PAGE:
in performance: manhattan transfer/take 6

Take 6 and Manhattan Transfer. Clockwise from left: Joey Kibble, Cheryl Bentyne, Alan Paul, David Thomas, Janis Siegel, Alvin Chea, Khristian Dentley, Claude McKnight, Trist Curless and Mark Kibble. Photo by John Abbott.

Take 6 and Manhattan Transfer. Clockwise from left: Joey Kibble, Cheryl Bentyne, Alan Paul, David Thomas, Janis Siegel, Alvin Chea, Khristian Dentley, Claude McKnight, Trist Curless and Mark Kibble. Photo by John Abbott.

Around the half way point of their robustly entertaining collaborative concert last night at the Norton Center for the Arts in Danville, the Manhattan Transfer and Take 6 turned the tables on each other and began covering each other’s hits. Take 6, the longstanding vocal sextet, began by turning a snippet of the Transfer’s “Twilight Zone/Twilight Tone” medley into a a roots music mash-up that fell somewhere between gospel and doo-wop. The quartet-strong Transfer countered with Take 6’s “Mary,” replenishing the song’s spiritual swagger with a revival-esque fervor all its own. Back and forth it went until both ensembles settled into the vintage Transfer hit “Operator,” serving up a joyous gospel charge that spoke not just to the potency of the 10 vocalists onstage but to an endearing sense of camaraderie that made this combo platter concert, aptly dubbed “The Summit,” so enjoyable.
Though their respective repertoires over the decades have led both groups through myriad styles, the Transfer and Take 6 are, at heart, jazz groups with a deep affection for harmony cultivated through instrumentally leaning blueprints. The Tranfer’s mix of male and female vocalists operated as a horn section – sometimes overtly so, as in Janis Siegel’s trombone like scatting during “Straighten Up and Fly Right.” The all male Take 6 modeled itself on band designs favoring rhythm sections, whether it was through modern touches of beatboxing or bass singer Alvin Chea’s punctuated improvising, which was modeled closely on the rubbery tone of an acoustic double bass.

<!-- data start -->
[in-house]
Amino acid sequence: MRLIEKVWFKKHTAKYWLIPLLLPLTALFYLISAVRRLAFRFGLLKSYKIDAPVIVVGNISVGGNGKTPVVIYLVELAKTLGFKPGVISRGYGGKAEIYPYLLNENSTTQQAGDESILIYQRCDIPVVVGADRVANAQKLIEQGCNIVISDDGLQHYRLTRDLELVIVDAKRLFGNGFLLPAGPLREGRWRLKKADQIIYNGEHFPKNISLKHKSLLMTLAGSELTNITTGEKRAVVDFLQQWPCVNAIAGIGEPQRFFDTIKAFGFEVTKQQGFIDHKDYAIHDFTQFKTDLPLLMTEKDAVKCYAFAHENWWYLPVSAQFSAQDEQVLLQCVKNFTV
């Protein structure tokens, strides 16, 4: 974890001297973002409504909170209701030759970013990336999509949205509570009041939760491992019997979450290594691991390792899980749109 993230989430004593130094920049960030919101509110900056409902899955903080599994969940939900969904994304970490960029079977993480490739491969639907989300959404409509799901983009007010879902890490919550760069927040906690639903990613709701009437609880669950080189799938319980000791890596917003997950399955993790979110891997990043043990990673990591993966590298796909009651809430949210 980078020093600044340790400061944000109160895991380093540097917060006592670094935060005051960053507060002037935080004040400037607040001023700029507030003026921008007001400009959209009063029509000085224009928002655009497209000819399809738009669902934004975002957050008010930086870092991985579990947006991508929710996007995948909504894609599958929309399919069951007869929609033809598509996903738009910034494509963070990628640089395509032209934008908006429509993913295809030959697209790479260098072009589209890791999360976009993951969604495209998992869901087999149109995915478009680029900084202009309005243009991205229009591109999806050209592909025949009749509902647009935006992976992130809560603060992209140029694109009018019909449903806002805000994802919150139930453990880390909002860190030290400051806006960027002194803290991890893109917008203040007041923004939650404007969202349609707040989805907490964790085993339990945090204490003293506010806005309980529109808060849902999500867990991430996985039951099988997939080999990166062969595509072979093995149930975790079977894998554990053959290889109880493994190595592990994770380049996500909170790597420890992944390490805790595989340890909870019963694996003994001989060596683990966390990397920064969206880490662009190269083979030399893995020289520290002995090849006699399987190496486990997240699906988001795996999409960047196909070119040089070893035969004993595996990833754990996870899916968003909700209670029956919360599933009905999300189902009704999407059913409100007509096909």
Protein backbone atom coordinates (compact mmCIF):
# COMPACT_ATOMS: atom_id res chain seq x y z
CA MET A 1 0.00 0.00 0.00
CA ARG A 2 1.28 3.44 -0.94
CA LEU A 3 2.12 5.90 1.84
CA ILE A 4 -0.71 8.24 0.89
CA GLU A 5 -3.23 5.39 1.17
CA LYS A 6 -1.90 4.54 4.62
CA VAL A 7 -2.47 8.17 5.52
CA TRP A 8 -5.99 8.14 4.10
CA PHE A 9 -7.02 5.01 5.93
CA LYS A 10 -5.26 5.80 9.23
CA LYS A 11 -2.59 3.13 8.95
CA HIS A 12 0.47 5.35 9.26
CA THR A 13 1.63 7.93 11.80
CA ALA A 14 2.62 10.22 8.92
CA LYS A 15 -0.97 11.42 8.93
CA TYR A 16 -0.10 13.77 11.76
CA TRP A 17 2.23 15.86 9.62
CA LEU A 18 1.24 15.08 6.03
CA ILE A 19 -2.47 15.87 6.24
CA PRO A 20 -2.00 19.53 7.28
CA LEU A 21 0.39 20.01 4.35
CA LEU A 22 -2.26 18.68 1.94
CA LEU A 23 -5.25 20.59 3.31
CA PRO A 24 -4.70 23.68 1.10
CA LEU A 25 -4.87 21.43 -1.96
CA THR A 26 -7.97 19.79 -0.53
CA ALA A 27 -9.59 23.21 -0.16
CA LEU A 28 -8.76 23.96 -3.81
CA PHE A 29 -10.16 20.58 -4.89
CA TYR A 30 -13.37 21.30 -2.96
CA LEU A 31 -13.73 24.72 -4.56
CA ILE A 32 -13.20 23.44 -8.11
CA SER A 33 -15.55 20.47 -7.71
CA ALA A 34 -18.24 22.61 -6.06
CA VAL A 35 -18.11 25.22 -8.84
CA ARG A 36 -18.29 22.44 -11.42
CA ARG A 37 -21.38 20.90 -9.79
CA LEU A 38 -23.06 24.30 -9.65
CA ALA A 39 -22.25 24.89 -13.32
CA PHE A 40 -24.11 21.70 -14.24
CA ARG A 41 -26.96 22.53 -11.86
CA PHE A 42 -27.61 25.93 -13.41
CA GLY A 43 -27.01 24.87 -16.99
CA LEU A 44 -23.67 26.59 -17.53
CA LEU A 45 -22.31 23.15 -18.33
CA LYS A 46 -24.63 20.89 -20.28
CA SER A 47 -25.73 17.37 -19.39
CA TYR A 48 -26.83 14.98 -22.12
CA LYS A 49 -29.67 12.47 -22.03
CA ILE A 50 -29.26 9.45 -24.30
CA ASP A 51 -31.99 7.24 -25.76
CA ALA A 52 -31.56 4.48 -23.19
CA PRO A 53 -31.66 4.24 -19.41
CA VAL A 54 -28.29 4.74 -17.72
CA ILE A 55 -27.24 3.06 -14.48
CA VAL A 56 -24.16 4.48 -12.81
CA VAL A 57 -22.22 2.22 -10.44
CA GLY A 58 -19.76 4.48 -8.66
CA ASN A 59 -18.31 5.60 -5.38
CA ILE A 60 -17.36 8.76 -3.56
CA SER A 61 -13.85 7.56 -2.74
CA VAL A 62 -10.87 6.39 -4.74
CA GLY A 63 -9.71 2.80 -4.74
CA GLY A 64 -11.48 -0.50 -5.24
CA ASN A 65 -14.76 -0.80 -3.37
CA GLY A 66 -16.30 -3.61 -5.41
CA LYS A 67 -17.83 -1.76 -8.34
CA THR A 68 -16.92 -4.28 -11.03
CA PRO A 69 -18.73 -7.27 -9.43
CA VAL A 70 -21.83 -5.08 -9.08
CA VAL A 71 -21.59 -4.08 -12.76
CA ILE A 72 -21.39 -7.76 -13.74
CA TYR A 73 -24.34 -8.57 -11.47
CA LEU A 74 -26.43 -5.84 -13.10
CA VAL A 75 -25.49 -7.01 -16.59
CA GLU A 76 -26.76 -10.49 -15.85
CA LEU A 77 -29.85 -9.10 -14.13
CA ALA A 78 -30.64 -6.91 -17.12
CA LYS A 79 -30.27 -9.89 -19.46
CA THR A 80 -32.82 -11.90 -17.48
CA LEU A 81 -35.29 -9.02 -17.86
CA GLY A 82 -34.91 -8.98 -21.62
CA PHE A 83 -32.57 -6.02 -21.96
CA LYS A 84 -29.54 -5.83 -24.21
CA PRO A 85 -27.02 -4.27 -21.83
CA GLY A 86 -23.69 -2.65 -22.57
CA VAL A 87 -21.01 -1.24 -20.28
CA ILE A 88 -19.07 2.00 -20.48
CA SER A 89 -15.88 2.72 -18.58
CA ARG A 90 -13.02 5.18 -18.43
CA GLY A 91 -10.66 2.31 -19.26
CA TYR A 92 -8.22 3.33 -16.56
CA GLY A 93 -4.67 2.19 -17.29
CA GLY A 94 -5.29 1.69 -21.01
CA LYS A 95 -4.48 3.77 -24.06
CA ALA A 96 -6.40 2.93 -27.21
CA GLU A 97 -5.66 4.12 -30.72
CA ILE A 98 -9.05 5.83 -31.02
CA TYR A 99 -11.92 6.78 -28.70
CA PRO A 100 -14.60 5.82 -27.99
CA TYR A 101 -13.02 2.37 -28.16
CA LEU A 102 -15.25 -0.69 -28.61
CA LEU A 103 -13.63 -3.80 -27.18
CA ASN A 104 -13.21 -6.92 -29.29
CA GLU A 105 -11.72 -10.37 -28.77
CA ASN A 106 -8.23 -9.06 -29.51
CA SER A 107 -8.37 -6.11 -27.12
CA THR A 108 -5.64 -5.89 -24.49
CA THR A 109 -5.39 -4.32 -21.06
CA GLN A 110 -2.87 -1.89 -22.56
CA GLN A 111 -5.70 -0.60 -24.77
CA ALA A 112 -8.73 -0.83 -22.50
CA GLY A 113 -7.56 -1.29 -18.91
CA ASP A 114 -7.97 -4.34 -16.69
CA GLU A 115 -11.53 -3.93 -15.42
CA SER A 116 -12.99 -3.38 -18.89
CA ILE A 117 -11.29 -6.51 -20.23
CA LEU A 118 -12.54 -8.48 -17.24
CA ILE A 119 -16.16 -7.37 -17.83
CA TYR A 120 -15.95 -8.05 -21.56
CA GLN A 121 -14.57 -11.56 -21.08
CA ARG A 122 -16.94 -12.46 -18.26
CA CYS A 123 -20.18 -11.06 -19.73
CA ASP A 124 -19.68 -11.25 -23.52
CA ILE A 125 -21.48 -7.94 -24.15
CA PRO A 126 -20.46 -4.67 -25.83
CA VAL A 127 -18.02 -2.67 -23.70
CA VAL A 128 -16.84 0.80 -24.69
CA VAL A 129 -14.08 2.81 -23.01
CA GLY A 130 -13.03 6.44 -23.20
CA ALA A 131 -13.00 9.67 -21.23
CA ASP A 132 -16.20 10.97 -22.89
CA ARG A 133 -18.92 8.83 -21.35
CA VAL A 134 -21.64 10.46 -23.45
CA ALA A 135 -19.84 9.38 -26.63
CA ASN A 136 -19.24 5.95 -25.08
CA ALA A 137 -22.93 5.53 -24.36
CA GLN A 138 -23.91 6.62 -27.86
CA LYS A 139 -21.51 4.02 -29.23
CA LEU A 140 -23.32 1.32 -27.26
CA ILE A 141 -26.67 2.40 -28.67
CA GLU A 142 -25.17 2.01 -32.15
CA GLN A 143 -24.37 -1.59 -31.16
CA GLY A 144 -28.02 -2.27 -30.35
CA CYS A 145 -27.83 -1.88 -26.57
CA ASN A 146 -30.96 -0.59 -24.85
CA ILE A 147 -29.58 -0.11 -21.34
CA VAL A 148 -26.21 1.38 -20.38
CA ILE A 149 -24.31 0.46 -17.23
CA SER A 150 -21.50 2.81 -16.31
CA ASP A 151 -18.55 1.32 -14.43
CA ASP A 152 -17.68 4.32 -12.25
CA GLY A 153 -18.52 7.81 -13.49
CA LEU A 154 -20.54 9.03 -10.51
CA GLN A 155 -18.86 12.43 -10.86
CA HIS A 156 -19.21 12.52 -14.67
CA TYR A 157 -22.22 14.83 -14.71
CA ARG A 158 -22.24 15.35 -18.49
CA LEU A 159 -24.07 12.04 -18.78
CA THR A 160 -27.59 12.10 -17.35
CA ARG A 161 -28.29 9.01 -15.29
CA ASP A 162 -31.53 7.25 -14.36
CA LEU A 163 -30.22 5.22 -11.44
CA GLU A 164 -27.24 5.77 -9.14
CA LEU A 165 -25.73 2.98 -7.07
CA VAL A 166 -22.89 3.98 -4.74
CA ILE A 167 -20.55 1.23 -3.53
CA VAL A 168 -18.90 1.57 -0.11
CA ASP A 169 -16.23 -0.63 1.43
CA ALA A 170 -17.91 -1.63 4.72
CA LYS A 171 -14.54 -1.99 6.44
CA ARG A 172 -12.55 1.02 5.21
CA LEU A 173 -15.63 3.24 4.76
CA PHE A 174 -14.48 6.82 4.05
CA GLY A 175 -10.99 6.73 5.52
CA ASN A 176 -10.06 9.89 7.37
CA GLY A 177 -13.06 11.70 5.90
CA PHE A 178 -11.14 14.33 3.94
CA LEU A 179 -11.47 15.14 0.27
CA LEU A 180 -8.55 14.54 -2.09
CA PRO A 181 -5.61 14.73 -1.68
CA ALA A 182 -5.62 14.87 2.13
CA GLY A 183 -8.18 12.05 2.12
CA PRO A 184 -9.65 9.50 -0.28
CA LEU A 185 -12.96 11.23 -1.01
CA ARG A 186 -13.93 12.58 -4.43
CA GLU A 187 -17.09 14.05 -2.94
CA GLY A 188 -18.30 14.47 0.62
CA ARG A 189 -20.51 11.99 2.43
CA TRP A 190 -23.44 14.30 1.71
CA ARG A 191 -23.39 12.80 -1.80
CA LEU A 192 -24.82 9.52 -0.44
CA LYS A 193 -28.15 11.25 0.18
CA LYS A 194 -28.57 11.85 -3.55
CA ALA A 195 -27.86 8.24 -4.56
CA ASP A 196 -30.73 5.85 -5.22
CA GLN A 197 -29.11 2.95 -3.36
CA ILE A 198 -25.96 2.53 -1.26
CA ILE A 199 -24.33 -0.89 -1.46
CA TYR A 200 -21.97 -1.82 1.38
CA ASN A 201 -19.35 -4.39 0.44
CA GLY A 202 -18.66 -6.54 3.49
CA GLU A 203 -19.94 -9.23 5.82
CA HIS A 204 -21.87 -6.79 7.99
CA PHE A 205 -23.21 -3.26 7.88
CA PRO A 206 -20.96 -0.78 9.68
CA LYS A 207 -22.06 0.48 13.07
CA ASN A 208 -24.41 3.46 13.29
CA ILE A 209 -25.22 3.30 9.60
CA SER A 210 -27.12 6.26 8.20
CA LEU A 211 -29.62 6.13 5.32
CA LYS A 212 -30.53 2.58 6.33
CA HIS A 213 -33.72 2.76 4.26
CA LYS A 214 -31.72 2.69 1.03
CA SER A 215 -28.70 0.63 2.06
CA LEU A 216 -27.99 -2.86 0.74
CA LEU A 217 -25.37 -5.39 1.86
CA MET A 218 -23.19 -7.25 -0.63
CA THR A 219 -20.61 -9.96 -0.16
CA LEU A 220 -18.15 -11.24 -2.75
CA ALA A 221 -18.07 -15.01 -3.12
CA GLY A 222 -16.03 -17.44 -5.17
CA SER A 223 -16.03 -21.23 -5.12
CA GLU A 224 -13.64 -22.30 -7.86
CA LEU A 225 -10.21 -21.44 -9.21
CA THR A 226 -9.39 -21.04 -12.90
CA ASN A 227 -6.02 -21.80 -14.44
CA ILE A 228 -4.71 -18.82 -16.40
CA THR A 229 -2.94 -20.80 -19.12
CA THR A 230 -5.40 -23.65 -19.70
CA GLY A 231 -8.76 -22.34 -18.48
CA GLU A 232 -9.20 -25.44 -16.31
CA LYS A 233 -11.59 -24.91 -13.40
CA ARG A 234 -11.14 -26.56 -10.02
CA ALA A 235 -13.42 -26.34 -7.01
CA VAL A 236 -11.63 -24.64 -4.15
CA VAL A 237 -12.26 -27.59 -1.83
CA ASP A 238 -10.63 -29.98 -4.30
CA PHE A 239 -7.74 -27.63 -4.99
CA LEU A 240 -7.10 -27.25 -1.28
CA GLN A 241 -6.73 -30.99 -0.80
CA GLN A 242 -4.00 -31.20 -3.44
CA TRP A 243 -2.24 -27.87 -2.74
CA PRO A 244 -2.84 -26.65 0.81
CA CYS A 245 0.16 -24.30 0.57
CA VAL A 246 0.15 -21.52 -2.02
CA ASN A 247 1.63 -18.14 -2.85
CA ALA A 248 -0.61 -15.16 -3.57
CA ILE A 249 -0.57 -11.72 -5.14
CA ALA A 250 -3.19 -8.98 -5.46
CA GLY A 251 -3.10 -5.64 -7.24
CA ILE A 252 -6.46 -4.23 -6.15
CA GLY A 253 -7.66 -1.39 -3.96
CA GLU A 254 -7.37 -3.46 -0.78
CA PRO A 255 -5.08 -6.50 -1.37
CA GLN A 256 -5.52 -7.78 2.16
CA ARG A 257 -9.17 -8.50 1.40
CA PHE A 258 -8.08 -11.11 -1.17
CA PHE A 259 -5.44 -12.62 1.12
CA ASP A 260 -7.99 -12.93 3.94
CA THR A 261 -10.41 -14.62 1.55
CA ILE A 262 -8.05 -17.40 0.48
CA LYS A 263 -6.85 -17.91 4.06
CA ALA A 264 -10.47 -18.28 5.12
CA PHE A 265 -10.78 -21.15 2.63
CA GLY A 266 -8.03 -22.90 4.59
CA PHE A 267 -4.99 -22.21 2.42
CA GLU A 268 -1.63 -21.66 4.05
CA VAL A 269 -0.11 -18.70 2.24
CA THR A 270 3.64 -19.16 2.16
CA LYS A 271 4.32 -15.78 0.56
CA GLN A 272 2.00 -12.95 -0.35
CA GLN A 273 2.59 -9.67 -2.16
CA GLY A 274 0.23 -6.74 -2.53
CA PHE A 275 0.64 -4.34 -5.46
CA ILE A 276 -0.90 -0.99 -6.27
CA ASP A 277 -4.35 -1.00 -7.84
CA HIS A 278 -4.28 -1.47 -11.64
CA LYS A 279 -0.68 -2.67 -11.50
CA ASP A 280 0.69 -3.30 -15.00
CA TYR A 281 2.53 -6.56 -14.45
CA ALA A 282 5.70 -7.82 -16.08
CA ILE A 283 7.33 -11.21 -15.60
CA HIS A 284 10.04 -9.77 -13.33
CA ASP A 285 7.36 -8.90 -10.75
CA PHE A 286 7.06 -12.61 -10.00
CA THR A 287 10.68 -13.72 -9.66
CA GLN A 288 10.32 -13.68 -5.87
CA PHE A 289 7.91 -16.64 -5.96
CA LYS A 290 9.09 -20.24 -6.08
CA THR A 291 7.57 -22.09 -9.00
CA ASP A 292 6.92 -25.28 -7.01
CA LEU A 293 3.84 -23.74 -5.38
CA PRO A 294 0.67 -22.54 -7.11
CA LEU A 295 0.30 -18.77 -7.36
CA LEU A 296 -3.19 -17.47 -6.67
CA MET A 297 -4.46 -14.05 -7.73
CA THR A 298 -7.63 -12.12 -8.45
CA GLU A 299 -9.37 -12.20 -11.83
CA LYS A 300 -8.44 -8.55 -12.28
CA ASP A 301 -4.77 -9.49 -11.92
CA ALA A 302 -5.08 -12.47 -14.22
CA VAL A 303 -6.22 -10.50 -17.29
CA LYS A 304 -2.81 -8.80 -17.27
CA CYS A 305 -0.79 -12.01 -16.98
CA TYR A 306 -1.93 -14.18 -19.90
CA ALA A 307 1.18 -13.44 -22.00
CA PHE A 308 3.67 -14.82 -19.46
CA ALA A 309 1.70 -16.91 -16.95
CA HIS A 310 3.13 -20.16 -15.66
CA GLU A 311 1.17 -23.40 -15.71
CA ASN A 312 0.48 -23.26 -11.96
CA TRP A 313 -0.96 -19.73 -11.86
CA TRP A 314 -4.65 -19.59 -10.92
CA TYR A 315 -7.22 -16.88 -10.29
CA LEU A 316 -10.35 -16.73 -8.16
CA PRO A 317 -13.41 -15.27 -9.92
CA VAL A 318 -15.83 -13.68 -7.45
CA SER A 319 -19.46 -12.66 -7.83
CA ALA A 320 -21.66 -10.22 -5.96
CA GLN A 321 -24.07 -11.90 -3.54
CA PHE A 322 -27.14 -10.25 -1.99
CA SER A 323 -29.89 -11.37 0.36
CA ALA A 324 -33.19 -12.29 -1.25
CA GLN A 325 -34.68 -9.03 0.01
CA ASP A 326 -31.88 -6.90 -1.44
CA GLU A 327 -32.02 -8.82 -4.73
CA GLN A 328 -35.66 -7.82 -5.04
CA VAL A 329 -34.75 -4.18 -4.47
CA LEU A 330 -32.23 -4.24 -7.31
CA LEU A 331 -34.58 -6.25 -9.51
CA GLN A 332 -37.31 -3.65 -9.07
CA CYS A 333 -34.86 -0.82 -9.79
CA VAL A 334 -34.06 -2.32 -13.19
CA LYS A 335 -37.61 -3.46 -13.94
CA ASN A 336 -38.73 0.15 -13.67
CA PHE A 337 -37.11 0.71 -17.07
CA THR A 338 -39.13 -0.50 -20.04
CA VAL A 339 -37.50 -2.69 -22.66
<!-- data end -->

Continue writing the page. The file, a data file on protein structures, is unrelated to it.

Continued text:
Sometimes such craftiness underscored glorious, keenly orchestrated collaborations, as in the sleek cool both groups provided the show opening “Killer Joe” In the other instances, specifically during the brilliant Gene Puerling arrangement of “A Nightingale Sang in Berkeley Square,” such instrumental inclination underscored the singers’ artful command of harmony.
Both groups enjoyed fine moments apart from one another, as well. Take 6 nicely showcased its pop-soul preferences during a joyous take on Stevie Wonder’s “Overjoyed” that juggled vocal leads, vocal percussion and even a brief exhibit of instrumental color on keyboard and guitar (although the bulk of the program used the Transfer’s regular trio, led by longtime pianist Yaron Gershovsky). The Transfer’s solo highlight was unavoidably sentimental – a lovely, elegant performance of “Candy” dedicated to the memory of group founder Tim Hauser, who died in 2014.
But it was the collaborative moments, like Take 6 joining the Transfer for the final chorus of the latter’s career-defining hit “Birdland” or the exchanges the groups batted off each other during the encore version of “What I’d Say” that unlocked the potential of 10 voices in unison celebration. That’s where The Summit went over the top.



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